The economy is not bouncing back fast enough for families to get back on their feet and for those in New Jersey, the additional hit that Superstorm Sandy brought slowed down the recovery process. These families are relying more and more on public services, such as food pantries.
However, with federal assistance programs to be cut this November, food pantry leaders will face difficult challenges for this upcoming fall and winter, according to Action Against Hunger.
Sunday, Oct. 6 is the 22nd Annual Action Against Hunger Food Drive. It will run from noon to 4 p.m.
The most-needed items include nonperishable nutritious foods such as canned vegetables, meats, fish and fruits; hearty soups and stews; pasta; white and brown rice; peanut butter; enriched cereals; oatmeal, pancake mix, and powdered or evaporated milk; 100 percent fruit juice; baby formula; and low-sugar and low-sodium foods for those with special dietary needs. Organizers request that no glass containers or outdated items be donated."
Tax-deductible, cash donations will go a long way. The Community FoodBank of NJ reports “For every $1.00 in our operating budget, we provide close to $10.00 worth of food to the hungry.”
“We know that more than 1.2 million people in New Jersey, including almost 400,000 children, are facing hunger,” said Kathleen DiChiara, President & CEO of Community FoodBank of New Jersey.
Action Against Hunger—which serves 65 pantries that assist more than 40,000 people—is the North Jrsey Media Group Foundation’s annual food drive to replenish food on the shelves of food pantries and residents’ homes.
“We are so thankful for everyone who annually joins us to help our neighbors in need,” said Jennifer Borg, vice president and general counsel of North Jersey Media Group and president of the North Jersey Media Group Foundation.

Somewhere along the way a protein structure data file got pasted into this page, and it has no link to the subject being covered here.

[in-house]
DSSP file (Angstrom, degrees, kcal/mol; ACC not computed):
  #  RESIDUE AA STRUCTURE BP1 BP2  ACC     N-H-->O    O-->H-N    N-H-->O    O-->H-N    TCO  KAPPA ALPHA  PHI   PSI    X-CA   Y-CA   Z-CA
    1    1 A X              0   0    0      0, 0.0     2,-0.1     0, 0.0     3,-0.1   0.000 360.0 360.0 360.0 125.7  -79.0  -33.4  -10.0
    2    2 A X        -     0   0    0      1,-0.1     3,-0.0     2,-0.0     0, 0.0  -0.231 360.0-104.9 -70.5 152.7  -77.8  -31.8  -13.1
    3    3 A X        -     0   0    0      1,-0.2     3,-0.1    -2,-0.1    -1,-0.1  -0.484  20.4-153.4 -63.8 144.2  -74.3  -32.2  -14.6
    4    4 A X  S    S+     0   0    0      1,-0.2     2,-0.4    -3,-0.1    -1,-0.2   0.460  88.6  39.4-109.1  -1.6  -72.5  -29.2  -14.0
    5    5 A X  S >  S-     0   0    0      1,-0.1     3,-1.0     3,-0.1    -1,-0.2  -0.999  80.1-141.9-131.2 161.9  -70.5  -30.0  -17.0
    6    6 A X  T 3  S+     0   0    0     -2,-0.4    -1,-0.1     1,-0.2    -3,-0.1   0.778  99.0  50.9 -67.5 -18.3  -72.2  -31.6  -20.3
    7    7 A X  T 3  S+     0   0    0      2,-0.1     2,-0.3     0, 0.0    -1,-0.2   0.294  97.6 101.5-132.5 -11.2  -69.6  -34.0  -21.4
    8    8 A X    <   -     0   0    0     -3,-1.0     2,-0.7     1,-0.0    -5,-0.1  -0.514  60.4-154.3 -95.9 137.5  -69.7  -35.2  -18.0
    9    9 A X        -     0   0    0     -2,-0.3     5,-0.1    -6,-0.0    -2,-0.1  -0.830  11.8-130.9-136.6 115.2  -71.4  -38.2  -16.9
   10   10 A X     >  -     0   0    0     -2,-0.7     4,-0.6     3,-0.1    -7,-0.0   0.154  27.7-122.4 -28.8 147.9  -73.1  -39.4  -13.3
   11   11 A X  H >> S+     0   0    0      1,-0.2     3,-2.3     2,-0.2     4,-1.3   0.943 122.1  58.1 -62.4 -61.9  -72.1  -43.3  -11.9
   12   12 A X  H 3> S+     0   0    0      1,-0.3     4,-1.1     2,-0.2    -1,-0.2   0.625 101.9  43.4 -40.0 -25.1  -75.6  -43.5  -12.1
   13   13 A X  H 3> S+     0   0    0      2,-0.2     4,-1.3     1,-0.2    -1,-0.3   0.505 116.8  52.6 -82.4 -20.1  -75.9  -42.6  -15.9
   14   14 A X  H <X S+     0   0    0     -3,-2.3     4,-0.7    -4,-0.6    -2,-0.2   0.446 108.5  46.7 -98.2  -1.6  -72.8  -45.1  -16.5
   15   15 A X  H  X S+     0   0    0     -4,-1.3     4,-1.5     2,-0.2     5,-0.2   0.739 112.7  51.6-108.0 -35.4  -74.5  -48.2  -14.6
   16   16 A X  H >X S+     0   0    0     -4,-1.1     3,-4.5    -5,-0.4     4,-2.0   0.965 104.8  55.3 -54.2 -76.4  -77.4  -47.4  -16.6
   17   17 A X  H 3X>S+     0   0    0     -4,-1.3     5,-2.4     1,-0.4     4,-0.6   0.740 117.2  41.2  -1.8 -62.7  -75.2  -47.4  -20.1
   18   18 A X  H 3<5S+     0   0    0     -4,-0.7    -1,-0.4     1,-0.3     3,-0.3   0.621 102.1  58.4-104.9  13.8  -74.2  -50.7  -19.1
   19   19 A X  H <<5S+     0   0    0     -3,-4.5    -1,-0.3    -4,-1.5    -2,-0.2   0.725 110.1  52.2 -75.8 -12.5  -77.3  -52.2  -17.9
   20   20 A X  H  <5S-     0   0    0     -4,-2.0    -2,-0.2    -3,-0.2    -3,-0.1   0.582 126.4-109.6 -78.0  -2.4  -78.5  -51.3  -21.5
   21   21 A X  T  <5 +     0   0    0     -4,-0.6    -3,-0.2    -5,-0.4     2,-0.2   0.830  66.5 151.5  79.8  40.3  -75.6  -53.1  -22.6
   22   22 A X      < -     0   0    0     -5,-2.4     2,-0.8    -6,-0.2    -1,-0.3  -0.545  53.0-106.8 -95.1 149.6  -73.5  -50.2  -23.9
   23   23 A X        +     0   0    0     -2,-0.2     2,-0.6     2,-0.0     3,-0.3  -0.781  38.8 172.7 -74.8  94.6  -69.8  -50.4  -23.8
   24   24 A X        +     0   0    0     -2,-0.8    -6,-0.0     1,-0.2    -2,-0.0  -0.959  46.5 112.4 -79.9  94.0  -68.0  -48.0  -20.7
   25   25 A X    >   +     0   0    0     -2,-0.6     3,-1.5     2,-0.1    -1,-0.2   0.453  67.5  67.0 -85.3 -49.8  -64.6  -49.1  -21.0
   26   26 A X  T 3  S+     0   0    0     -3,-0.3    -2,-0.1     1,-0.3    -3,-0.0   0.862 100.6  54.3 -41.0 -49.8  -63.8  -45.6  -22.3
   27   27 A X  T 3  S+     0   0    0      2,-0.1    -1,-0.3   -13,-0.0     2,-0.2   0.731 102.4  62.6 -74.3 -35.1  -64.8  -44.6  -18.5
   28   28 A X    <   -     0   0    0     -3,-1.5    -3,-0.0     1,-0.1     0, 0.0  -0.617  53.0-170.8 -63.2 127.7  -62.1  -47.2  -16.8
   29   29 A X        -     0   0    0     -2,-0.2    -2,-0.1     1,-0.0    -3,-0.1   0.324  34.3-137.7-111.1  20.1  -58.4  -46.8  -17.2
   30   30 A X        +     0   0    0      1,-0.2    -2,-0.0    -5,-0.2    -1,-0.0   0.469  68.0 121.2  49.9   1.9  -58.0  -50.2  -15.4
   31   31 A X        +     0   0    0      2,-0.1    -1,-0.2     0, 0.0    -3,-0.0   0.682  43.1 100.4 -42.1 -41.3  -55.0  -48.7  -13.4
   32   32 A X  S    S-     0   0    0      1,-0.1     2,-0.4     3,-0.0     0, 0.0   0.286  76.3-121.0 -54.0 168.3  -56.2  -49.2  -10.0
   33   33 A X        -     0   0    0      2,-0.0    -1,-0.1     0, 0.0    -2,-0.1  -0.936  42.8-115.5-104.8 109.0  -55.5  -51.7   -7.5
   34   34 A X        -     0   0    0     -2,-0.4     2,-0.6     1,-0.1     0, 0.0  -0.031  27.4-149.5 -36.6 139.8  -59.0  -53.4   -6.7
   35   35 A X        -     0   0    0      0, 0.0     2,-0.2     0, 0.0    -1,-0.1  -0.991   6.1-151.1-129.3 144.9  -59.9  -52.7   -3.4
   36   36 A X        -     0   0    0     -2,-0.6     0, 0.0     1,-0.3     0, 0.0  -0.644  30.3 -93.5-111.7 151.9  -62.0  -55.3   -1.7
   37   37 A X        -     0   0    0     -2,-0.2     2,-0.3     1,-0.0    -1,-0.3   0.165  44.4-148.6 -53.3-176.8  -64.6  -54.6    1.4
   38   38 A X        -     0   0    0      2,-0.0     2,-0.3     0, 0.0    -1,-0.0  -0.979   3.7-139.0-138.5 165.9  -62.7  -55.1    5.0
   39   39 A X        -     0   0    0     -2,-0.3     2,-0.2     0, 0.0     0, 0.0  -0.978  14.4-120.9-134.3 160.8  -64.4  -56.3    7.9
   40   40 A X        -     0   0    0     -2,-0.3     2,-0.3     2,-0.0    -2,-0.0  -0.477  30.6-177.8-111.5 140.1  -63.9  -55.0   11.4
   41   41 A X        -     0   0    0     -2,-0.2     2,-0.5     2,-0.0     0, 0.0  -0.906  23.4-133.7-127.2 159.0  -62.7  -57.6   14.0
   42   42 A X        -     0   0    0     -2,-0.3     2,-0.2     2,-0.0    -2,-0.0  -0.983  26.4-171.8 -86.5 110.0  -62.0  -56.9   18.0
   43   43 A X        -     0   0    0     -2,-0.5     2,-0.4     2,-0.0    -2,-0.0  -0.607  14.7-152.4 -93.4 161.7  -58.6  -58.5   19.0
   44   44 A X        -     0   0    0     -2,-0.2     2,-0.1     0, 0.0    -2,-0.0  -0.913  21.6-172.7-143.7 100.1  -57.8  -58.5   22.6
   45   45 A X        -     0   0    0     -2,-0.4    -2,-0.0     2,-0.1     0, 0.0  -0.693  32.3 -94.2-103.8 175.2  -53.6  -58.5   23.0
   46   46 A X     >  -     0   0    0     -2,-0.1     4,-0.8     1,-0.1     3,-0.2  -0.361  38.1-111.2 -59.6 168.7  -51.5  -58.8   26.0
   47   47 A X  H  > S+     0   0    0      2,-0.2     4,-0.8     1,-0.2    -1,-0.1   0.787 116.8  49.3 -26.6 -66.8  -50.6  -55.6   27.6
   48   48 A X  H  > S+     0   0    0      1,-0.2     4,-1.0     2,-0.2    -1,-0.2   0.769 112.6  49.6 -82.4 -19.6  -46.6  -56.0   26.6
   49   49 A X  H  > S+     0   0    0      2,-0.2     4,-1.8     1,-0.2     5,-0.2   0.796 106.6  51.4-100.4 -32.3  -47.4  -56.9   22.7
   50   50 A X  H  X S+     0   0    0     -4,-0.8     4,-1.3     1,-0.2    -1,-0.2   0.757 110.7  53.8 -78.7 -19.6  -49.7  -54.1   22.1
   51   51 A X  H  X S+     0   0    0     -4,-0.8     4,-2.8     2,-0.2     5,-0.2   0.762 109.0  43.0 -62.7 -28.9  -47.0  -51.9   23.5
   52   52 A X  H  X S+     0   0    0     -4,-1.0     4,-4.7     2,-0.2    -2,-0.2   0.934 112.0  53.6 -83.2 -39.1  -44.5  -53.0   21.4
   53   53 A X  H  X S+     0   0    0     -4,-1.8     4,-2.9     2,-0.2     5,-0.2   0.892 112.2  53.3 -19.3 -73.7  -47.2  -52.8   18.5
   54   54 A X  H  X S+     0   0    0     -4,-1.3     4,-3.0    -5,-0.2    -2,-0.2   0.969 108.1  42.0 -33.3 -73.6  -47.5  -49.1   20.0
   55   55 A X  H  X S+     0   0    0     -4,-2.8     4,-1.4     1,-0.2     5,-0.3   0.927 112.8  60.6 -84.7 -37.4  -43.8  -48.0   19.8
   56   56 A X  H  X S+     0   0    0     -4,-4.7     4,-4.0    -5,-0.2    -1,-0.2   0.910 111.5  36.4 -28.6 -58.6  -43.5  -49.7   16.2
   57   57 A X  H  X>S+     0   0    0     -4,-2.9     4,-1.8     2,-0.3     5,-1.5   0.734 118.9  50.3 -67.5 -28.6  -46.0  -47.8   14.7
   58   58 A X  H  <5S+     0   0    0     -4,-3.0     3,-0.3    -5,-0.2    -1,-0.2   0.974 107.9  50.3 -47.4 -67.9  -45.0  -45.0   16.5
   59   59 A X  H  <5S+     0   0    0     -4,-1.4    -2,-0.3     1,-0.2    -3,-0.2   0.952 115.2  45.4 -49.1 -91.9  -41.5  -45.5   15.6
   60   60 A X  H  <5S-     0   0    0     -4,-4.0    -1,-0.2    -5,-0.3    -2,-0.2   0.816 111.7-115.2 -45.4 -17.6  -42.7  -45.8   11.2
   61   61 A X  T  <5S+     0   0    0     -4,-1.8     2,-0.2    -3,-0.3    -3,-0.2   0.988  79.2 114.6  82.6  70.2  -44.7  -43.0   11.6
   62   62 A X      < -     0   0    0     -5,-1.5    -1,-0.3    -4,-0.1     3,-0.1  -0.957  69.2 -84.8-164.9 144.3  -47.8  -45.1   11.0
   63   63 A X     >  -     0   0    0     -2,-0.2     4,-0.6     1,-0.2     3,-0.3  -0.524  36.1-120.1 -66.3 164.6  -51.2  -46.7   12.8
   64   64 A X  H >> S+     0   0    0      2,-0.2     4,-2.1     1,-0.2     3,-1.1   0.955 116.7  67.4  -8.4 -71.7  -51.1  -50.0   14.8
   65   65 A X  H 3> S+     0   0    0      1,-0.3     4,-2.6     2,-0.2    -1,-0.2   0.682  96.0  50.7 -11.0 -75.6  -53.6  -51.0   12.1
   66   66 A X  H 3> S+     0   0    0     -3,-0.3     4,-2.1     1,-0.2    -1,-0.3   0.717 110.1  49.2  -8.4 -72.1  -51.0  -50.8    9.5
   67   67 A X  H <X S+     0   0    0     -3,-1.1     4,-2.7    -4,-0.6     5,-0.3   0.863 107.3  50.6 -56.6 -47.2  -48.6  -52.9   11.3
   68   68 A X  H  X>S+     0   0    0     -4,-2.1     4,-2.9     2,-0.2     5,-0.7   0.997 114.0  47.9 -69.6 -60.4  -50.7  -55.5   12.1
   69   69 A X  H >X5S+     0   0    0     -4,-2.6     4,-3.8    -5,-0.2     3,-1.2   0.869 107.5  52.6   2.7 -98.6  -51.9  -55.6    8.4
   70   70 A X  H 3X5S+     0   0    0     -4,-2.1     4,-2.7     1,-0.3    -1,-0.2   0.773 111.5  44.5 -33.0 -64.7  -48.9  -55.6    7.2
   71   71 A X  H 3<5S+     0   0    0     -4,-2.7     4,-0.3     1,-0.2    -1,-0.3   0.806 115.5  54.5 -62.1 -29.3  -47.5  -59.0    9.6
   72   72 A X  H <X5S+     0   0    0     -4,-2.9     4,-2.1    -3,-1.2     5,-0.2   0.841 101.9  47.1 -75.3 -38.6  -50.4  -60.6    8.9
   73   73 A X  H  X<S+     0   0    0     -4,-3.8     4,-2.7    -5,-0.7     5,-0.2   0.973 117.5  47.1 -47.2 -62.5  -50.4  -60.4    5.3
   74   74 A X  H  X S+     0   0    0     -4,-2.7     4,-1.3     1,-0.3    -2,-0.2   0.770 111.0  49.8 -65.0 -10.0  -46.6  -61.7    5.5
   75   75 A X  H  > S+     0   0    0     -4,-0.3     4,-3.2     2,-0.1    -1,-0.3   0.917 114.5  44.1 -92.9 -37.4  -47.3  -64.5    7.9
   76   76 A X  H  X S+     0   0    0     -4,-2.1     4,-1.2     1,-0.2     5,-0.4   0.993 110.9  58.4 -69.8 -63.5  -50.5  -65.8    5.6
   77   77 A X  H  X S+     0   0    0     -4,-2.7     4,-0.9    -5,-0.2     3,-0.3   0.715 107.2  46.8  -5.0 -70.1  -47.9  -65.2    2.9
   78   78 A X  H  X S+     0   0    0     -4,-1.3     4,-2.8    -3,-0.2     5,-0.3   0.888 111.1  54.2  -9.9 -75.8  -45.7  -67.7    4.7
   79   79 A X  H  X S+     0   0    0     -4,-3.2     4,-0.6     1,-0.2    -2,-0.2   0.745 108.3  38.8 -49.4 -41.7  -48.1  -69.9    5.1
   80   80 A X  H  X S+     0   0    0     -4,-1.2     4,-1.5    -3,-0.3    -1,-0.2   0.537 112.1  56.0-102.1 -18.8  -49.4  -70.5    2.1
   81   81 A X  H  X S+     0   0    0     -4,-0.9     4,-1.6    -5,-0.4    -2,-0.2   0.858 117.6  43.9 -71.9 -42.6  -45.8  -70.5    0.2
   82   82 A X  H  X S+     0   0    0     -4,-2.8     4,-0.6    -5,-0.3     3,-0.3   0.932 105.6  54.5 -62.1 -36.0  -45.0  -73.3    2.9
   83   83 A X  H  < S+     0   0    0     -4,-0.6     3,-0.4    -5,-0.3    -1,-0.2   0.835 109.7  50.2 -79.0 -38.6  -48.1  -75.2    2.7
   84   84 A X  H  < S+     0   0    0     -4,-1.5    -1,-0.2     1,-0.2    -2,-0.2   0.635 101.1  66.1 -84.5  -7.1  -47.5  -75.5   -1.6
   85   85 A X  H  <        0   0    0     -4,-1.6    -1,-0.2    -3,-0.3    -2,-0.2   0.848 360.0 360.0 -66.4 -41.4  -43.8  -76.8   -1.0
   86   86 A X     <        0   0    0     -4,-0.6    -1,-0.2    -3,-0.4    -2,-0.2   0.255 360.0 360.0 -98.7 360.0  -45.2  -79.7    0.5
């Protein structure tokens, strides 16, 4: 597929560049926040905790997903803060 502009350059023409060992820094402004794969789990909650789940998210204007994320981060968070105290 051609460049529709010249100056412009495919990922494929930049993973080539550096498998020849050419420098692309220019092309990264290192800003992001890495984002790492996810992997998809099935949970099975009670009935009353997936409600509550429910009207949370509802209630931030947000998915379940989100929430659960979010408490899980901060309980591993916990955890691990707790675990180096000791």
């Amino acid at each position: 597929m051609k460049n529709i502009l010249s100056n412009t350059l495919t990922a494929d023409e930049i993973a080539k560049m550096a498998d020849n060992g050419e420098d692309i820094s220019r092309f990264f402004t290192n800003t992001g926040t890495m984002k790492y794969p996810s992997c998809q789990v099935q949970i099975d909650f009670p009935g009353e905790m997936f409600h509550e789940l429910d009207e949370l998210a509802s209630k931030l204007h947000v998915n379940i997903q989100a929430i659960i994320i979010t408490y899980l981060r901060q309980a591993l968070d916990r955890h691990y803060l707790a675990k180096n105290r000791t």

Hunger by the numbers:
The North Jersey Media Group said that statistics show:
- 1.2 million people in New Jersey are considered food insecure
- 45 percent do not qualify for food assistance.
- In 2012 children living in families receiving food stamps was up 80% to 396,000
- Nearly 1 million struggling New Jersey residents will lose SNAP (food stamps) benefits this November
“With so much need all around us, the Community FoodBank of New Jersey and our more than 1,100 partner agencies applaud Action Against Hunger for helping get food to our hungry neighbors, and for raising awareness about the dire circumstances for so many hard-working families across the state,” said DiChiara.
More than 100 locations in northern Jersey are accepting monetary donations and food contributions. Donations can also be made online at ActionAgainstHunger.com or mailed to North Jersey Media Group Foundation, c/o Legal Department, P.O. Box 75, Hackensack, NJ 07602-9192. One hundred percent of all donations go to those in need.
“Again this year, we need your assistance even more by organizing a neighborhood pick-up, bringing canned goods to a party for the host to donate, or initiating a food drive within your house of worship, civic group or work to support the cause,” said Borg. “In addition to increasing personal giving, helping us increase the donor pool will provide a big boost for the cause.”